The anatomy of appetite: annotated image

What factors influence what we eat?

Diagram of a person showing the various influences upon appetite

A. Limbic system: Responsible for memory and emotions. Processes information about previous experiences with food and reward. Could encourage someone to eat more or less.
B. Hypothalamus: Processes signals from gut hormones and fat, and sends its own signals. These include agouti-related protein, MCH and NPY, which block pain signals, give a calming effect and stimulate feeding. There are also other signals, such as MSH, which suppress appetite. The balance of all of these will determine a person’s appetite.
C. Vagal afferents nerve: Sends messages from the gut to the brain stem.
D. Your genes: Can affect how any of these hormones work – a variation could alter a person’s appetite to eat more or less.
E. Stomach: Secretes hormones like ghrelin, which tells you that you are hungry.
F. Pancreas: Secretes several hormones, including insulin, incretins and amylin, which tell you to eat less.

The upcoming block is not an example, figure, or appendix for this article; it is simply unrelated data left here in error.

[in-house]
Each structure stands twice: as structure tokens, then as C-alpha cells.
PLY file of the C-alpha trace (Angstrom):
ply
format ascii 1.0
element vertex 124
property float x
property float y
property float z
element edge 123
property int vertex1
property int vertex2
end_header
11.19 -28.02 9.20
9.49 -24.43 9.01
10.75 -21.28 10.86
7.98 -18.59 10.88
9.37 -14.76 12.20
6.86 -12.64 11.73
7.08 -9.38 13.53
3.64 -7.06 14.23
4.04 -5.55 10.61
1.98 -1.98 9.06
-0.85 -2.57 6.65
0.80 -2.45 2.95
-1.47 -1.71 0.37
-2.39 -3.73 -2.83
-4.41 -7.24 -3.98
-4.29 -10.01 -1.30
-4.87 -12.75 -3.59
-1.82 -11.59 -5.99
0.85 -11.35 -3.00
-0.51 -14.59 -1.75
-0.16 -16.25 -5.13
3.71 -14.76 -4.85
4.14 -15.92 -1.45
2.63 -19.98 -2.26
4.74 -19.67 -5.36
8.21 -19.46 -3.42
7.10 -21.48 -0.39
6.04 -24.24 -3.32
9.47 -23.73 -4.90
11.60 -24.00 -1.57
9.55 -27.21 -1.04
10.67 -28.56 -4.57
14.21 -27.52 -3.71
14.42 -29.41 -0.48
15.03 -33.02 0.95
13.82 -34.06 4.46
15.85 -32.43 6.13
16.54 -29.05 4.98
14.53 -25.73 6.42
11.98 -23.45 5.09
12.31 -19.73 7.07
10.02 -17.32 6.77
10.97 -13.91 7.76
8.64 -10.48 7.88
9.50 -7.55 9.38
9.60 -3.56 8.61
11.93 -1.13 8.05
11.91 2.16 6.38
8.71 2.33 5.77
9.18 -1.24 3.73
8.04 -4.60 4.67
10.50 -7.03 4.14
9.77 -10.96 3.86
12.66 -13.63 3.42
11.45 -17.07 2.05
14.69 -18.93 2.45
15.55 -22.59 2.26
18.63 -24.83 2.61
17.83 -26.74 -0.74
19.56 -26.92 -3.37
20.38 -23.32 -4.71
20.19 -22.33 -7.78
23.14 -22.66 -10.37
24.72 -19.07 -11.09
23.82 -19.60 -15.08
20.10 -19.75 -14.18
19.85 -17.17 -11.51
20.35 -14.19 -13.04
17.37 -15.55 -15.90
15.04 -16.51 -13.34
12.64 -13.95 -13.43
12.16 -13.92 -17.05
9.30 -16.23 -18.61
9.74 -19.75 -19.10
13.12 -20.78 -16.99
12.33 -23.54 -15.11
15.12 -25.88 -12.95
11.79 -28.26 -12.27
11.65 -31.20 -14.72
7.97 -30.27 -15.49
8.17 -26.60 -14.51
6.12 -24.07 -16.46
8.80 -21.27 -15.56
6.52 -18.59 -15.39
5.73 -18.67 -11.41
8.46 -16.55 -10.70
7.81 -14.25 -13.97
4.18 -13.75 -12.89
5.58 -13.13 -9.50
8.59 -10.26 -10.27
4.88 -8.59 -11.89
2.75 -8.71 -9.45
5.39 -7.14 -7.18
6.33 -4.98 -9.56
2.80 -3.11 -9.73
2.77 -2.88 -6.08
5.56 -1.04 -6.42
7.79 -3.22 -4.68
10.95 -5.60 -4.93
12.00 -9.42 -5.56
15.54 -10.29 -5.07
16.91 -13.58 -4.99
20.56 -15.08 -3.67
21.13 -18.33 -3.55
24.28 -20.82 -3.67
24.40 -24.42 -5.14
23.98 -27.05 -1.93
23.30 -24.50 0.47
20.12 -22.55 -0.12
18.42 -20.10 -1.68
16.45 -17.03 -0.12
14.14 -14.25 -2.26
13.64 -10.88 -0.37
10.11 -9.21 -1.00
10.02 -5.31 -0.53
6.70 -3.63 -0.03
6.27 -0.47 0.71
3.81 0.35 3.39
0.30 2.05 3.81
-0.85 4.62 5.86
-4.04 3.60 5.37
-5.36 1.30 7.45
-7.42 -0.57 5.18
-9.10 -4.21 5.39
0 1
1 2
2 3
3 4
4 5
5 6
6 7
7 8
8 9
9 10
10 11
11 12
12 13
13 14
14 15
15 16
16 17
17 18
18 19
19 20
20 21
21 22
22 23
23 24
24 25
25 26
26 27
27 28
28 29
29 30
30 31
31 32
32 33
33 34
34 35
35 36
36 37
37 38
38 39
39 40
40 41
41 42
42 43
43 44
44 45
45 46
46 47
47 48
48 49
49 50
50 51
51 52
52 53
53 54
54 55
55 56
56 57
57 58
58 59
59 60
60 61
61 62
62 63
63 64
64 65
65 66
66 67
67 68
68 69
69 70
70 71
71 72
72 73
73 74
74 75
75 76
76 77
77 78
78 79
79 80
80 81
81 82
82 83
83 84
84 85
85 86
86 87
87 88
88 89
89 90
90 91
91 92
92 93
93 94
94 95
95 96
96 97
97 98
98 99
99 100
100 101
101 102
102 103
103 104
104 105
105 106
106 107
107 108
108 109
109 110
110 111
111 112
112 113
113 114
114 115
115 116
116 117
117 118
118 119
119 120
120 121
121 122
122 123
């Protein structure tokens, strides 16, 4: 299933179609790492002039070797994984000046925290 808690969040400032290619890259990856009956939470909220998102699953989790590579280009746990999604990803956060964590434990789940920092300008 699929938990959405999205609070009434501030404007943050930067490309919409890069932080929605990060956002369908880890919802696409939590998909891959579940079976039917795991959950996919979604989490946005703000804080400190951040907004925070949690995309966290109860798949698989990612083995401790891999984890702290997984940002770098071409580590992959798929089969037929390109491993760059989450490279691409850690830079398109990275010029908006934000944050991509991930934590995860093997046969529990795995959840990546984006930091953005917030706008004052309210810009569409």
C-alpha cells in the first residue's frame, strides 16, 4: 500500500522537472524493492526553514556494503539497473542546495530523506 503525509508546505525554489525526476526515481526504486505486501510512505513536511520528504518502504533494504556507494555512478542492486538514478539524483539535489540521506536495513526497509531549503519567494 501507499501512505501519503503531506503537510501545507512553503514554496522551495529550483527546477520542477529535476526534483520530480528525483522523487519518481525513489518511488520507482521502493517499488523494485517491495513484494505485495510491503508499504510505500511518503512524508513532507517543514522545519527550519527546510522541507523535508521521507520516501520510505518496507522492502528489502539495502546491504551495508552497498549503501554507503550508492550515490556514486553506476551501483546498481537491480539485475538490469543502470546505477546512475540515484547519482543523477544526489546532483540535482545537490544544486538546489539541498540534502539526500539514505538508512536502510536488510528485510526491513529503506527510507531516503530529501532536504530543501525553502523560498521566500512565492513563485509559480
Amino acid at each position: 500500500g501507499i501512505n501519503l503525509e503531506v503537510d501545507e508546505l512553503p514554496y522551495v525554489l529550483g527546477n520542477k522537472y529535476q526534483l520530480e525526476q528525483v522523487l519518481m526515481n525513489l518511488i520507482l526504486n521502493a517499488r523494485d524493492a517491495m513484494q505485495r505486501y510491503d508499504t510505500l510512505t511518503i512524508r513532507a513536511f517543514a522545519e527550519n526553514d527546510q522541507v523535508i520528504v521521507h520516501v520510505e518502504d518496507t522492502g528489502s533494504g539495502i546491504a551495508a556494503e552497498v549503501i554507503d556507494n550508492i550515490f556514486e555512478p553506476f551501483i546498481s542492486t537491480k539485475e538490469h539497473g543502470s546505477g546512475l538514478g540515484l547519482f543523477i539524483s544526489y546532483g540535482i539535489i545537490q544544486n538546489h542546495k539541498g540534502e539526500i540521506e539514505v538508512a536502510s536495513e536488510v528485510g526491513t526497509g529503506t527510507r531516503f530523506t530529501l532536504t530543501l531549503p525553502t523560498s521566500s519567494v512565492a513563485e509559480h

G. Duodenum: Part of the intestines that produces GLP1 and CCK, which send signals that tell you to eat less.
H. Intestines: Secrete a hormone called PYY 3-36, which tells the hypothalamus to suppress appetite.
I. Fat tissue: Secretes leptin, a powerful hormone that acts on the hypothalamus and is responsible for long-term inhibition of food intake.
J. Environmental factors: Increased marketing and availability of food, particularly high-calorie, processed foods.

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‘Big Picture: Food and Diet’ (2011)

Further reading

About this resource

This resource was first published in ‘Food and Diet’ in June 2011 and reviewed and updated in August 2016.

Topics:
Genetics and genomics, Neuroscience, Ecology and environment, Physiology, Psychology, Health, infection and disease
Issue:
Food and Diet
Education levels:
16–19, Continuing professional development